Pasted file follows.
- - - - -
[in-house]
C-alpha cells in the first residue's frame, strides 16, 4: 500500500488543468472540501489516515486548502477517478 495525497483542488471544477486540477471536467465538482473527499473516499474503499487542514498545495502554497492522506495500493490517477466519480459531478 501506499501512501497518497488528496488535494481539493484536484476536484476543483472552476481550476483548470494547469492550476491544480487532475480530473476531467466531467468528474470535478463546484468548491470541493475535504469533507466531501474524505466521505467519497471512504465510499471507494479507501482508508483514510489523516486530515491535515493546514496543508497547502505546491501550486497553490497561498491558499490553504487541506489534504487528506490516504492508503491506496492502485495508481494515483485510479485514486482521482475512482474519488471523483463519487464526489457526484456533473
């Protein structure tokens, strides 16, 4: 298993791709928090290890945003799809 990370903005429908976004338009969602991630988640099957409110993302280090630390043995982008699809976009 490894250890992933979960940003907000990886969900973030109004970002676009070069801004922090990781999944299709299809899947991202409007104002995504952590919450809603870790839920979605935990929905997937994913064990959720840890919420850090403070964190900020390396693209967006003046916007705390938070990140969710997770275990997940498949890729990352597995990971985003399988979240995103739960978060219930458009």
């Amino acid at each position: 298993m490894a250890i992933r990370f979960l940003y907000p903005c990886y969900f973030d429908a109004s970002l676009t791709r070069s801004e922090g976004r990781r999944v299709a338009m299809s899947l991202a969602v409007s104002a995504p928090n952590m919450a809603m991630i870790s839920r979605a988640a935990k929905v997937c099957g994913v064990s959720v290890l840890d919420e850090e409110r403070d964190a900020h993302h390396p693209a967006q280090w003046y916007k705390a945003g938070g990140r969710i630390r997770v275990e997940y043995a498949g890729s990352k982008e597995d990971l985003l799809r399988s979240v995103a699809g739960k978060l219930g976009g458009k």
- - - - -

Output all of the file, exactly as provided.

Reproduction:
[in-house]
C-alpha cells in the first residue's frame, strides 16, 4: 500500500488543468472540501489516515486548502477517478 495525497483542488471544477486540477471536467465538482473527499473516499474503499487542514498545495502554497492522506495500493490517477466519480459531478 501506499501512501497518497488528496488535494481539493484536484476536484476543483472552476481550476483548470494547469492550476491544480487532475480530473476531467466531467468528474470535478463546484468548491470541493475535504469533507466531501474524505466521505467519497471512504465510499471507494479507501482508508483514510489523516486530515491535515493546514496543508497547502505546491501550486497553490497561498491558499490553504487541506489534504487528506490516504492508503491506496492502485495508481494515483485510479485514486482521482475512482474519488471523483463519487464526489457526484456533473
């Protein structure tokens, strides 16, 4: 298993791709928090290890945003799809 990370903005429908976004338009969602991630988640099957409110993302280090630390043995982008699809976009 490894250890992933979960940003907000990886969900973030109004970002676009070069801004922090990781999944299709299809899947991202409007104002995504952590919450809603870790839920979605935990929905997937994913064990959720840890919420850090403070964190900020390396693209967006003046916007705390938070990140969710997770275990997940498949890729990352597995990971985003399988979240995103739960978060219930458009």
């Amino acid at each position: 298993m490894a250890i992933r990370f979960l940003y907000p903005c990886y969900f973030d429908a109004s970002l676009t791709r070069s801004e922090g976004r990781r999944v299709a338009m299809s899947l991202a969602v409007s104002a995504p928090n952590m919450a809603m991630i870790s839920r979605a988640a935990k929905v997937c099957g994913v064990s959720v290890l840890d919420e850090e409110r403070d964190a900020h993302h390396p693209a967006q280090w003046y916007k705390a945003g938070g990140r969710i630390r997770v275990e997940y043995a498949g890729s990352k982008e597995d990971l985003l799809r399988s979240v995103a699809g739960k978060l219930g976009g458009k």